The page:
Baffinland Blog – Two Days At The Site
Nunavut Day 2022 is now history, but the memories I made this year will last a lifetime. My name is Paul Quassa, and I am the Senior Advisor at Baffinland, and former Nunavut premier, who helped negotiate the Nunavut Agreement that led to the creation of the territory. And I recently spent two days at the Mary River and Milne Port sites as the guest of honour for Nunavut day celebrations.
I want to say up front, I had the most wonderful time at site and I feel like I learned as much, if not more, than I taught. It was definitely an attentive crowd gathered for my presentation in the Dining Hall on the first day, when I spoke about who the Inuit are, and our history, from the time the first Europeans arrived in our homeland until today. I also described how the vision of becoming landlords of our own territory started in the 1970s, and what the vision is for the future. And more importantly, I spoke about how respect for the Inuit culture is what we want to preserve.
I was very flattered by the positive response I received to my comments about how important the Inuktitut language is, and how it is now constitutionally protected in Canada. I stressed that those coming to work in Nunavut should try to learn a few words, such as ‘ullaakut’ (good morning) or ‘nakugmiik’ (thank you). I’m happy to report that the next morning I did hear some of the qallunaqs (white people) using those terms and even saying ‘ullaakut’.
I emphasized that Inuit has always been a welcoming culture, and that working together is the way of life in Nunavut. Many in attendance thanked me later, for giving them more knowledge of how things are in North Baffin.
Later that day, I travelled to 380 Camp at the Port Milne site. I really enjoyed the helicopter ride, which gave me a unique perspective and better sense of the terrain, where the tote road leads to Milne Inlet. For my evening presentation I wore my traditional qulittaq, or Inuit parka. Some employees asked about my interpretation of some of the obligations in the Nunavut Agreement. I talked about the need for Inuit Impact Agreements before any new mine can start in Nunavut, and described the necessary roles of government.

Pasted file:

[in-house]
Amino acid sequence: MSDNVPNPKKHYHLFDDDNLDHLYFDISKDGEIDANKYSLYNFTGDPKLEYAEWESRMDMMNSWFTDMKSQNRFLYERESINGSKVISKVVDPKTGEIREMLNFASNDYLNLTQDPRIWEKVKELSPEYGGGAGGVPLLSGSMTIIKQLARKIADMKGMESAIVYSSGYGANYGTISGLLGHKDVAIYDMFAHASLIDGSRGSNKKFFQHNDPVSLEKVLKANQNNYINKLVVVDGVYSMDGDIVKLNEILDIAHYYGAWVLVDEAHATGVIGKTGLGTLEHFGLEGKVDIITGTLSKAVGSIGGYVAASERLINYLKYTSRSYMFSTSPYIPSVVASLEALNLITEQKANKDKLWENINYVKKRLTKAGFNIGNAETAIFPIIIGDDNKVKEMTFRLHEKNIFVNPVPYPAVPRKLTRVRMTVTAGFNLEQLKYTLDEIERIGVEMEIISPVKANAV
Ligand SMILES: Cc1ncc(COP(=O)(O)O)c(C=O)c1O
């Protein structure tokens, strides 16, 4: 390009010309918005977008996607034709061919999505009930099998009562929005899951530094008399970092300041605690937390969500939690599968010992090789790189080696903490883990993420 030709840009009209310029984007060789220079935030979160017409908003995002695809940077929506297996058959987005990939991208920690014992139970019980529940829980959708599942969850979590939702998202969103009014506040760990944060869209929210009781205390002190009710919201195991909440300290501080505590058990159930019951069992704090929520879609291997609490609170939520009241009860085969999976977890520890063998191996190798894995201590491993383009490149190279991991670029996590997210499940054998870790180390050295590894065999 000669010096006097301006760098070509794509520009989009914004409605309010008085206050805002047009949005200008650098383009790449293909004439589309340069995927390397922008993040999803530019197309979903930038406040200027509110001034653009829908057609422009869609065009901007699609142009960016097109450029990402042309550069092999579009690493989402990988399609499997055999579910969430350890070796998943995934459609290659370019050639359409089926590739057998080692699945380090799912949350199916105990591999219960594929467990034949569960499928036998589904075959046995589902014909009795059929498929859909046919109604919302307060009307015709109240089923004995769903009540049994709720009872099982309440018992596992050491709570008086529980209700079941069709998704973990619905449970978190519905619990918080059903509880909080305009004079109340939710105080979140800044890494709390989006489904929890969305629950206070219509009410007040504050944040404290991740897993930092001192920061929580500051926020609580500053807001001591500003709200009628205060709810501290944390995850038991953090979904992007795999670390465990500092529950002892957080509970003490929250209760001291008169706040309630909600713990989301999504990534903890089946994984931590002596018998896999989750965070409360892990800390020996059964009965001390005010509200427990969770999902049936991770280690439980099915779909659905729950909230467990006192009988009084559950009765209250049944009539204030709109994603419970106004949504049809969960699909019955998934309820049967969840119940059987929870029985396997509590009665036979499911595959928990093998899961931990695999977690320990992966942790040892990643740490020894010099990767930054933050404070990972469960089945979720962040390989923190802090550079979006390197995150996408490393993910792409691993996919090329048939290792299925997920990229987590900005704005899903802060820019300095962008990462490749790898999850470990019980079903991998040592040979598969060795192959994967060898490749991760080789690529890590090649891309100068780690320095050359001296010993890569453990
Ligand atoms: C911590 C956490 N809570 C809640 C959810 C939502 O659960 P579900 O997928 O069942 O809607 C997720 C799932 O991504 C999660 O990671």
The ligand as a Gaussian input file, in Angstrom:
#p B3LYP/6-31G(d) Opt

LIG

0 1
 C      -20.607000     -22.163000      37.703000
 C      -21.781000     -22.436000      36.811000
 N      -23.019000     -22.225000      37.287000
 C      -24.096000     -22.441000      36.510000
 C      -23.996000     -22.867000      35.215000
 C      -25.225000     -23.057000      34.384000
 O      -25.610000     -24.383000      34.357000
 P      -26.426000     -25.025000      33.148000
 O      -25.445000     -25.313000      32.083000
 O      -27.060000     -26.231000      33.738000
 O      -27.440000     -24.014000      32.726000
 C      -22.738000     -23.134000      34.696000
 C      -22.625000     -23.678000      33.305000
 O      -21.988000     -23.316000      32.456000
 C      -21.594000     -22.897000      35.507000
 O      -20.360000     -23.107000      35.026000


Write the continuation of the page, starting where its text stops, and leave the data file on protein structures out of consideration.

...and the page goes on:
The second part of my visit to Baffinland was an eye-opening tour of the mine operations. In Milne, I donned all the necessary safety equipment and had an opportunity to go right to the top of the massive crane that loads the ore ships.
What an awesome view, and it was magnificent to see how that giant engineering marvel works and what it is involved in its operation.
In the afternoon, we flew back to Mary River, where I gathered with about 18 Inuit staff at the site. We talked about what it’s like to work at Baffinland, and their desire to encourage more Inuit to work there. Overall, it was a very positive and informative gathering. The employees said they appreciate all the great benefits they get, and that knowing they are helping their families and communities gives them more confidence in themselves. I encouraged them to continue with their employment and to learn and train in different fields as much as possible. Baffinland’s vision is to see more Inuit learn, grow and succeed with the company and eventually become managers and supervisors for the next generation coming in. After all, this mine could be operating for decades to come.